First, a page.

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Journal of Aging Research
Volume 2019, Article ID 9287121, 8 pages
https://doi.org/10.1155/2019/9287121
Review Article

Study of the Immune Response in the Elderly: Is It Necessary to Develop a Vaccine against Neisseria meningitidis for the Aged?

1Department of Immunology, Adolfo Lutz Institute, São Paulo, Brazil
2Interunits Post-Graduate Program in Biotechnology, University of São Paulo, São Paulo, Brazil

Correspondence should be addressed to Elizabeth De Gaspari; rb.vog.ps.lai@irapsag.htebazile

Received 15 April 2019; Accepted 1 August 2019; Published 22 August 2019

Academic Editor: Carmela R. Balistreri

Copyright © 2019 Gabriela Trzewikoswki de Lima and Elizabeth De Gaspari. This is an open access article distributed under the Creative Commons Attribution License, which permits unrestricted use, distribution, and reproduction in any medium, provided the original work is properly cited.

Abstract

Literature reports the association between aging and decline in the immune system function. The elderly have a higher risk of developing infectious diseases and are often less responsive to vaccines that are effective in the young. The case fatality rate of invasive meningococcal disease is higher in the elderly; therefore, vaccination for this population should be evaluated. Although new vaccines have been developed against Neisseria meningitidis, there is still a need to evaluate a vaccine for those older than 60 years, as the currently licensed vaccines are not indicated for this population.

1. Introduction

Immune responses are essential to promote the organism’s defense. However, aging seems to be associated with the dysfunction of the immune response [1]. This process is called immunosenescence and is associated with increased susceptibility of the elderly to developing infections, cancer, and autoimmune diseases. Moreover, the responses to vaccines are usually reduced in the elderly [2].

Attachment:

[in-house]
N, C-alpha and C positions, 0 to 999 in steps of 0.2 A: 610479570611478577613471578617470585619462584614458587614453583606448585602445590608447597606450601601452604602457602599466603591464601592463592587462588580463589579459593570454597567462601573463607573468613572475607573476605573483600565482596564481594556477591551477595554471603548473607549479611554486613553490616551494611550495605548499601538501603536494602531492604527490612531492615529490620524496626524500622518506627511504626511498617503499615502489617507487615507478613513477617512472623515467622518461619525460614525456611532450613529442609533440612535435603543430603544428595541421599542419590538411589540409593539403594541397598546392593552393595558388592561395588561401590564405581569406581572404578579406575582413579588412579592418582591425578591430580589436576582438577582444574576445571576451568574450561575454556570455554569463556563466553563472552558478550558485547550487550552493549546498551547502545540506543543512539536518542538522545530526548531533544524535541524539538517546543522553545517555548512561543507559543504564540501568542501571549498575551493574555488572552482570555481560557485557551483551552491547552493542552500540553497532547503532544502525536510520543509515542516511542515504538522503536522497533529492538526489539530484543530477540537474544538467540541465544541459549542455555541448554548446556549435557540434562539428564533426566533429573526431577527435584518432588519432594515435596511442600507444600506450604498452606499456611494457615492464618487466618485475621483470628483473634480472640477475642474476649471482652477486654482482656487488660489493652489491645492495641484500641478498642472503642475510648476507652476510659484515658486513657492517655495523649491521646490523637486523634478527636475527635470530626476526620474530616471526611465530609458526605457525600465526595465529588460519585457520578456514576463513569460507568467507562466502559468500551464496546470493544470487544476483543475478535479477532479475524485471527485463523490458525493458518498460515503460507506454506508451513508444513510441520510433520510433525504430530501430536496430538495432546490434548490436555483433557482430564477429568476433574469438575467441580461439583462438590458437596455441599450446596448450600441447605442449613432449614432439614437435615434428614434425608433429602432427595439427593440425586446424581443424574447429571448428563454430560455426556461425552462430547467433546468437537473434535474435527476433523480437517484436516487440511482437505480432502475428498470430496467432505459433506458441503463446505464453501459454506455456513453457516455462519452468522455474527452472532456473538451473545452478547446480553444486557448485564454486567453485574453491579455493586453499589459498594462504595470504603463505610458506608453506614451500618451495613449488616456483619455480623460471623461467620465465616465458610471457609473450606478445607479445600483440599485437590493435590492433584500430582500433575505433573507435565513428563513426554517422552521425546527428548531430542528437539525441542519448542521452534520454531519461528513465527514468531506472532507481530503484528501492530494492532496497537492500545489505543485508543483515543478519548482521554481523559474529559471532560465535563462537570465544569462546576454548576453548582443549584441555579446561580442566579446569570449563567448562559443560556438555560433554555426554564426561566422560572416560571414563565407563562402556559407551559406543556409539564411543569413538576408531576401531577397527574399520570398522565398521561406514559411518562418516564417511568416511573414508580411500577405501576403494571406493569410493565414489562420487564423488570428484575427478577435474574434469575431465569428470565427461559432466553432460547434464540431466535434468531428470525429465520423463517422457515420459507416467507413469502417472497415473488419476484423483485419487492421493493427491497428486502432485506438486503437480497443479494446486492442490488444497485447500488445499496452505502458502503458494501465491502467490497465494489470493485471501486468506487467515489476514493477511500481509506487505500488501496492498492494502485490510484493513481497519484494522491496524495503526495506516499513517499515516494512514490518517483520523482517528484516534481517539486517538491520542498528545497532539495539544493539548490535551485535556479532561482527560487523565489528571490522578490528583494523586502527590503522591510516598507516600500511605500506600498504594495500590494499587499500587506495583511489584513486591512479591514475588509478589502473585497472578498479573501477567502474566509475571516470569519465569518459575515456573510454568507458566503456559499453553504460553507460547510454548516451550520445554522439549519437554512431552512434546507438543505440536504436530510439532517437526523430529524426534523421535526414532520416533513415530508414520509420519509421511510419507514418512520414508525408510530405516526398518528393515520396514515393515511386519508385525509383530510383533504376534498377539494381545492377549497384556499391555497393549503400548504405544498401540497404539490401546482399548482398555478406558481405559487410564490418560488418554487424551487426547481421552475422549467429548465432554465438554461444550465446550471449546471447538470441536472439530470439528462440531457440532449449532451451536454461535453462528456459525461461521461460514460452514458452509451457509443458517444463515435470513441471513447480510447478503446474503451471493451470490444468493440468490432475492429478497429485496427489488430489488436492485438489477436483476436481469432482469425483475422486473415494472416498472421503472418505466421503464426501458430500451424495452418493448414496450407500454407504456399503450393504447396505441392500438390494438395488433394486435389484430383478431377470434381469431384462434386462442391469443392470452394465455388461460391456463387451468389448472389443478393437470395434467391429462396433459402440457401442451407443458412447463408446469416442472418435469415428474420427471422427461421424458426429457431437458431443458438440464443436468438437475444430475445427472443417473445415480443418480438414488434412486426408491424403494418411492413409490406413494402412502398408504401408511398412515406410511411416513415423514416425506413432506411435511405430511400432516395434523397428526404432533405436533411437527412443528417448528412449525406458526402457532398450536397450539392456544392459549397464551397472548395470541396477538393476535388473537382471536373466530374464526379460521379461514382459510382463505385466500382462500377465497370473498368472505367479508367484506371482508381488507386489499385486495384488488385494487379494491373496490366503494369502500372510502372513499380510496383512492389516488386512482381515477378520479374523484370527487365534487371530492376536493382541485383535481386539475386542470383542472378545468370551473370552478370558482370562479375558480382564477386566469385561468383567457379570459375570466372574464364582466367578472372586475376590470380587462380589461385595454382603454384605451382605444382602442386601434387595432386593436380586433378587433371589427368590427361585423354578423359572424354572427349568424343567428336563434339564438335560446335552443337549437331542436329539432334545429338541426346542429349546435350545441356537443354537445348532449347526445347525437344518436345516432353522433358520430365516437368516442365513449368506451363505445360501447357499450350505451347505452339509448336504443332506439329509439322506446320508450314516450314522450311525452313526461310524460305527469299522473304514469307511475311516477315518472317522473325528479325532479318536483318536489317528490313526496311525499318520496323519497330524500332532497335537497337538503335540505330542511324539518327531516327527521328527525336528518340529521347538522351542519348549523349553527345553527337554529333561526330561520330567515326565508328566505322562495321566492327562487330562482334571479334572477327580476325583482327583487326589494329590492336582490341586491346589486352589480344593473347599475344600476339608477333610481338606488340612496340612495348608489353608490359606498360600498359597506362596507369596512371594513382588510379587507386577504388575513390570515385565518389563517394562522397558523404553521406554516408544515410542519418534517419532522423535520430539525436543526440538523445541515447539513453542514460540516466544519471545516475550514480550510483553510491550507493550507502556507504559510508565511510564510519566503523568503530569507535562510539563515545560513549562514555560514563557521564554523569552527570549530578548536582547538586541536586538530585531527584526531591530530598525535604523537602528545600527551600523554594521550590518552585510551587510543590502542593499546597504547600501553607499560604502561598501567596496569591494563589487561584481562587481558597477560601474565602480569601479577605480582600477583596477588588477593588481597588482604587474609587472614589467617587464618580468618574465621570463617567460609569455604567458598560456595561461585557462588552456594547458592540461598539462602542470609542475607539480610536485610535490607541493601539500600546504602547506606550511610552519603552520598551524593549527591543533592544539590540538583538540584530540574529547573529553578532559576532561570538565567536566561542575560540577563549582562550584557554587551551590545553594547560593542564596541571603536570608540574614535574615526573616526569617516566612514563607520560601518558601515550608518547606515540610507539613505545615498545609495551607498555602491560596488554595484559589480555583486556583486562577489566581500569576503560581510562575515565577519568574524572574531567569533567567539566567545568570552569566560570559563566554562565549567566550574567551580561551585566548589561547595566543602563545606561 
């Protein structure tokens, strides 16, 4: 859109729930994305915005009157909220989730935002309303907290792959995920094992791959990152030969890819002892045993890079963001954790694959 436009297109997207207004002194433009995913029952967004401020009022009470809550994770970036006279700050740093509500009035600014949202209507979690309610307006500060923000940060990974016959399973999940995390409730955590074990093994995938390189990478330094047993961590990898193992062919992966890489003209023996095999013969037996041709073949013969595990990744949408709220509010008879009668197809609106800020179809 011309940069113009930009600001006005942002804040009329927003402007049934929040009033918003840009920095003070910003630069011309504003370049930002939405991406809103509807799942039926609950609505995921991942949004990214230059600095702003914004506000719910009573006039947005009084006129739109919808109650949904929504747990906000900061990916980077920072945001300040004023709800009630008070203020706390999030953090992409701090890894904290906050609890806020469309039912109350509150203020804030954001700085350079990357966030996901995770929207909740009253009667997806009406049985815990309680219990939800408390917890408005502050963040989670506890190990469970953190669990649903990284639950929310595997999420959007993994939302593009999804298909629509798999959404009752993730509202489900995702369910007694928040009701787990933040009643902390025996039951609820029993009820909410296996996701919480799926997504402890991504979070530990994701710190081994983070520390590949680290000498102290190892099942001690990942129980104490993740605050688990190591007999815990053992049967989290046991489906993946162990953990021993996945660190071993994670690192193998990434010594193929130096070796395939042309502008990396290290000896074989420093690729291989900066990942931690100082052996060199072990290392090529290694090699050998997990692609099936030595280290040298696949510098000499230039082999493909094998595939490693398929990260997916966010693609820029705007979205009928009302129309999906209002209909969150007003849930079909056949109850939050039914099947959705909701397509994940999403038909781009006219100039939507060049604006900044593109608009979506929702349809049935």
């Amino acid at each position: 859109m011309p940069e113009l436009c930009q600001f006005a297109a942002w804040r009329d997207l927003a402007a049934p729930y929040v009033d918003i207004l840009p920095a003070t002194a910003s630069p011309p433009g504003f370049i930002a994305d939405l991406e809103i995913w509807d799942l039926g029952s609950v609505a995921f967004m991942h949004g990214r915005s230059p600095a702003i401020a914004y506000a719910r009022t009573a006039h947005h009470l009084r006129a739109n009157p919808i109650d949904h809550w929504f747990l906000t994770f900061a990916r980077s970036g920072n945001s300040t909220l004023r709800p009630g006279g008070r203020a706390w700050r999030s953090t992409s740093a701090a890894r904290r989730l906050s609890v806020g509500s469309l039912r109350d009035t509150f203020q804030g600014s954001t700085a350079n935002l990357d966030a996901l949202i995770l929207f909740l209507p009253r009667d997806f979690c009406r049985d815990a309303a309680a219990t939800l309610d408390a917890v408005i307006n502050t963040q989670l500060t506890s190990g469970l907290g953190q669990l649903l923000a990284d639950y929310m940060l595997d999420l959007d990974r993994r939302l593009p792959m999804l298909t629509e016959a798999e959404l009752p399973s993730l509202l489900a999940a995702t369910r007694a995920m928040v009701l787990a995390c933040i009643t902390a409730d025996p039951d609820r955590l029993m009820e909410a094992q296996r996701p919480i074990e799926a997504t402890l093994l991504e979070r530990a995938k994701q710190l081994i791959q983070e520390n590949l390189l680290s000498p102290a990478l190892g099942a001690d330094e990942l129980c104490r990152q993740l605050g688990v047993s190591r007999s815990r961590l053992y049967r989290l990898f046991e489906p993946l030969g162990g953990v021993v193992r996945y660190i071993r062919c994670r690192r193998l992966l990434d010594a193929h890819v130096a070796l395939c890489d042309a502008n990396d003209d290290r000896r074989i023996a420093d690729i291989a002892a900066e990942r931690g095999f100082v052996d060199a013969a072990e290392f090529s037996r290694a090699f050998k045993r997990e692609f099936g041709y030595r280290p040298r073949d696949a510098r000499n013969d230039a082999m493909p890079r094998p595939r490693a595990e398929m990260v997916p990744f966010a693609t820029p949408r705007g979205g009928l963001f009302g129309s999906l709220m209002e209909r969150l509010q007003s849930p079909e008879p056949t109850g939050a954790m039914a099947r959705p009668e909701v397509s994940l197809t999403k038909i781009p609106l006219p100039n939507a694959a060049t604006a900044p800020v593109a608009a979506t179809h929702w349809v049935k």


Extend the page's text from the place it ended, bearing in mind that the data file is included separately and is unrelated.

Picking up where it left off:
Aging is associated with a paradox where a state of basal chronic inflammation, prevalent even in the absence of diseases, coexists with a state of immunodeficiency [3]. This persistent inflammation, commonly called inflammaging, is possibly associated with continuous exposure to antigens, combined with the increase in the secretion of proinflammatory cytokines by senescent cells and oxidative stress, which involves the production of free radicals and toxic products [4].

The process of aging affects both innate and adaptive immune responses; however, the first seems to be less affected [5]. Figure 1 shows the main changes associated with aging in cells of the innate and adaptive immune system.

Figure 1: Changes associated with aging in cells of innate and adaptive immunity.

The innate immune response is the body’s first line of defense against pathogens. The innate immune cells recognize and react to pathogen-associated molecular patterns (PAMPs) and damage-associated molecular patterns (DAMPs) through specific receptors and play a role in eliminating invasive pathogens. Besides, the innate immune system possess physical barriers, such as the epidermis [6].